Let’s focus on my business for a bit. Usually, I’m all about my client’s business (the “if they do well, I do well” perspective), but we’ll flip it around for a change.
The websites/web-marketing industry is undergoing huge changes. Has been for years, of course, along with technology in general. Ask a website designer/builder to go back 5 years and recall how websites were built, and compare to today’s tools and techniques. It’s chalk and cheese.
And cheaper. Like most technology (except iPhones, it seems…!).
In the last couple of years, there have been 2 major developments that have led to a massive surge in the number of people who say they are available to build you a fabulous website. “Page builders” which greatly reduce or even eliminate the technical knowledge needed. And “Software as a Service” which lets you subscribe to functions & tools & facilities that you need, when you need them, without having any hassles with installation, maintenance, upgrades or backups.
You may have seen the Wix ads, or Squarespace, or GoDaddy. Yes, you can DIY – build a website right now, and it will indeed look good, at low cost (to start with). Get up and running in an hour or two. They don’t lie.
So we have a huge number of ‘experts’ out there now. The web industry has such low barriers to entry that it has become an enticing side-gig, a part-time activity that fits in with the full-time job or study. All you need is a reasonable internet connection.
The result is apparently a reverse hourglass effect. Squeeze at the bottom of the market (lots and lots of competition for low-priced projects), squeeze at the top of the market (high-ticket projects attracting increased attention from mid-range players who can easily access more advanced capabilities).
In the middle, though, there seems to be a more positive effect for business such as Winch Websites. A project can now include functions and facilities that would have been financially out of reach to small and micro businesses or non-profits. It’s here that clients typically already have experience with owning a website, and recognise the skills, expertise and benefits that a professional brings to play. Websites are no longer about the technology – it’s about what they are there to achieve for the organisation. More sales? More signups? More donations? More enquiries or leads? The focus is on the outcome, not the tool. Find out what the outcome is first, then find the best tool to make that happen. Then fine-tune and optimise, forever. Something worth investing in, in other words.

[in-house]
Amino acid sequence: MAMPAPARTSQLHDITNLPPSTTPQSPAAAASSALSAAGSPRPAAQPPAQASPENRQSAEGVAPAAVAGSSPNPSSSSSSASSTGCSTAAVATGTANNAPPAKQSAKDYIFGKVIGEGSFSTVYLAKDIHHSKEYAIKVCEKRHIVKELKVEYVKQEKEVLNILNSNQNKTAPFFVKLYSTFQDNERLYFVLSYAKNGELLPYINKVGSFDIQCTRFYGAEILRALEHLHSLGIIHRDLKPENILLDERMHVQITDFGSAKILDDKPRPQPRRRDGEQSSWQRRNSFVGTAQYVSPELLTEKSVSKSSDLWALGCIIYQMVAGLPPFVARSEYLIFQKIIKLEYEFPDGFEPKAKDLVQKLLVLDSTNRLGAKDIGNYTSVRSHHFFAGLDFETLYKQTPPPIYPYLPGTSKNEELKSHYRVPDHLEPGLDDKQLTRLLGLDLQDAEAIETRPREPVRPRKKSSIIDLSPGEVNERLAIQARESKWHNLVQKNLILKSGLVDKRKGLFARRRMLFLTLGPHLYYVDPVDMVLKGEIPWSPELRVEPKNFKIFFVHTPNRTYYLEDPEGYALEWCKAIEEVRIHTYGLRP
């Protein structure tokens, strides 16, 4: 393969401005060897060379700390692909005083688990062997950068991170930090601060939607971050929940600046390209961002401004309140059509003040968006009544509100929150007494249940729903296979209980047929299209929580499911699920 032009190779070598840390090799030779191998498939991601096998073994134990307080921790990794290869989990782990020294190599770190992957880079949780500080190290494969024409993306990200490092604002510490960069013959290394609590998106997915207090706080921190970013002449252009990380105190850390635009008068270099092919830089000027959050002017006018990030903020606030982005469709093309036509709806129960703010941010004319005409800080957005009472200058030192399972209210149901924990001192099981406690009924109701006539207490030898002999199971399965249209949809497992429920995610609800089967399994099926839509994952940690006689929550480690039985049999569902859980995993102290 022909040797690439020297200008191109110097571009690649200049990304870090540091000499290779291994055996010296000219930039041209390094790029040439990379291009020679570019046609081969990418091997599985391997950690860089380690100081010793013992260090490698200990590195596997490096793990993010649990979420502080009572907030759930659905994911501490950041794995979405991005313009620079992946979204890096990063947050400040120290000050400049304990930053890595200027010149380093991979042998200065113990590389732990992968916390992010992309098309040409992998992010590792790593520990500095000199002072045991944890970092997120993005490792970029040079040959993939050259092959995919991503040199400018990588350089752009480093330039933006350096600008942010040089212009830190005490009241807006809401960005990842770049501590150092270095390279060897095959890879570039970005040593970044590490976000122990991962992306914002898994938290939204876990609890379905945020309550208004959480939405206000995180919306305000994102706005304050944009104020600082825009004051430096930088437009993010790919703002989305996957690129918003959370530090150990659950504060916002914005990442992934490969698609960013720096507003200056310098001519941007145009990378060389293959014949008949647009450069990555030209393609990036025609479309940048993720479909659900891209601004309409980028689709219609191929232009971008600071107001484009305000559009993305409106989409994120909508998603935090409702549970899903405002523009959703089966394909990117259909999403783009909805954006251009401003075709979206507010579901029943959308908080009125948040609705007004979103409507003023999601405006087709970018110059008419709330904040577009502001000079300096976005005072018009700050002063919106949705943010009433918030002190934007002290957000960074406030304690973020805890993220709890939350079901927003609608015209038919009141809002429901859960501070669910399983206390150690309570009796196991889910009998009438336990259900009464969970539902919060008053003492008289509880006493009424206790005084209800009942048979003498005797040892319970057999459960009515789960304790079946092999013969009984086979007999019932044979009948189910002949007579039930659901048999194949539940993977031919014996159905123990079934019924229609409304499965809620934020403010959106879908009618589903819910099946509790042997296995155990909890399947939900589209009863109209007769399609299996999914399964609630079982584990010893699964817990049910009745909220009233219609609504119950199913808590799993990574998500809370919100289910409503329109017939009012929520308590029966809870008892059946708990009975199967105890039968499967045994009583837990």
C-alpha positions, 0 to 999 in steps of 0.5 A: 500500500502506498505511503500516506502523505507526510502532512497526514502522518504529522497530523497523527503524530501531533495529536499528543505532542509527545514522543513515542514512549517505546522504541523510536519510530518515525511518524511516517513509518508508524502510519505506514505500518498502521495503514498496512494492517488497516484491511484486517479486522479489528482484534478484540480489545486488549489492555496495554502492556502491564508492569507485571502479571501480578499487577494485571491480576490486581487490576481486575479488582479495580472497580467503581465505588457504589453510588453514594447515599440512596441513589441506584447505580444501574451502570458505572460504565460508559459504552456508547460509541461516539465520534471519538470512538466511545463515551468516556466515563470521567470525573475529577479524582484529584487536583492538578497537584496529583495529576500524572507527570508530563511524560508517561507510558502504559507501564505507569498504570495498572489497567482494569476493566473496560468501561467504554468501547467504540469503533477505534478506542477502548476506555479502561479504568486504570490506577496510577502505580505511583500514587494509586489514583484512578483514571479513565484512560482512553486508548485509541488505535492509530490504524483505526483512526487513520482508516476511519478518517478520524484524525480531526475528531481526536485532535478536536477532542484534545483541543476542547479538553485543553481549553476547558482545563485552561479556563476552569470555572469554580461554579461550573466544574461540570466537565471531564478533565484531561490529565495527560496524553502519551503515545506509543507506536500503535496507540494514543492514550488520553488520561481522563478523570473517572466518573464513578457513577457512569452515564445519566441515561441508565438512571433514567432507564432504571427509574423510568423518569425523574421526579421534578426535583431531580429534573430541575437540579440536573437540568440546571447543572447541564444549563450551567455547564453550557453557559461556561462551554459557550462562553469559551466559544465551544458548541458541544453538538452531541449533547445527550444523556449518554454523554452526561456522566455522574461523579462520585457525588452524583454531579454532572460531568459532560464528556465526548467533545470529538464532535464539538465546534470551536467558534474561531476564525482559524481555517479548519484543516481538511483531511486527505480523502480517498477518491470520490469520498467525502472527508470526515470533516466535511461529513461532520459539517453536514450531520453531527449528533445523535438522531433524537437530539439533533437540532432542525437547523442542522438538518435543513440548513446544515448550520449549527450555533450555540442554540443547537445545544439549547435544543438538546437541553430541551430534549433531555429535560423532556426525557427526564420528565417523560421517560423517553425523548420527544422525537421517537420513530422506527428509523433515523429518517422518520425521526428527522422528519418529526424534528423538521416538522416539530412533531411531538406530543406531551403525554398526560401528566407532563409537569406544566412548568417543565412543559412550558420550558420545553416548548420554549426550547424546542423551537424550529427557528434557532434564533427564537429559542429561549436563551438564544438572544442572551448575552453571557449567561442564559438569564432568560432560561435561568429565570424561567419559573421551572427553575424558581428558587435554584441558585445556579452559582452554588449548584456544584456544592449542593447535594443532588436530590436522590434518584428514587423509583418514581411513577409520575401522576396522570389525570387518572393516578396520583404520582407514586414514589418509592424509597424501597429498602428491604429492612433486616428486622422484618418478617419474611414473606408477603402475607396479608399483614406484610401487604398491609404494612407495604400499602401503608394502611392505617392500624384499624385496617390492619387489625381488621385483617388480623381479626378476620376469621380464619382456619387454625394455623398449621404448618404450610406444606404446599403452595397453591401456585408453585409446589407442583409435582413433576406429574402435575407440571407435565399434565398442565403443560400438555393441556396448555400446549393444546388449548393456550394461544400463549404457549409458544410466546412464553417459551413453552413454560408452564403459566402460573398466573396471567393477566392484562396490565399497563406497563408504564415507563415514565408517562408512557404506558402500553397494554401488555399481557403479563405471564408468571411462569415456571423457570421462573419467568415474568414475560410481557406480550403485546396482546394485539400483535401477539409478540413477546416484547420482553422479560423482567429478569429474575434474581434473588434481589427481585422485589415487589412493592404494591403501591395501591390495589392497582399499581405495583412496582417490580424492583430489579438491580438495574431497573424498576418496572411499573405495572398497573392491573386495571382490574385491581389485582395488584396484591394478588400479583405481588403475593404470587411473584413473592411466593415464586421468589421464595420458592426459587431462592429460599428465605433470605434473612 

Anyway, what I’m getting at is that although the website and web-marketing industries have very low barriers to entry (and therefore many, many participants), it doesn’t mean that getting something good is easy and cheap as chips. A decent investment really should pay dividends.
However, riding shotgun with the low barriers to entry is the lack of regulation and control. If you haven’t come across outrageous claims already, you won’t have to go far to find some. Think “website in a day”, “Google page 1”, “10x your sales”.
How about your own industry? How easy is it for a newcomer to come along and think “Hmm, that looks like an easy way to earn money. I’ll say I can do it and then work it out from there!”?
If you too have low barriers to entry, you’ll be familiar with all of the above. And like as not, you too will have had customers who’ve tried the cheap and the quick, been burned, and are now looking for experience and knowledge.
When you go looking for website and web-marketing services, please bear in mind that there’s little to stop people saying what they like in internet-land. Take claims with a small pinch of cynicism and maybe do a bit of due diligence. Ask or look for evidence that your chosen service provider has done this sort of thing, and that it’s worked. Be ever-so-slightly distrustful of reviews and testimonials unless there’s evidence to back them up as genuine customers.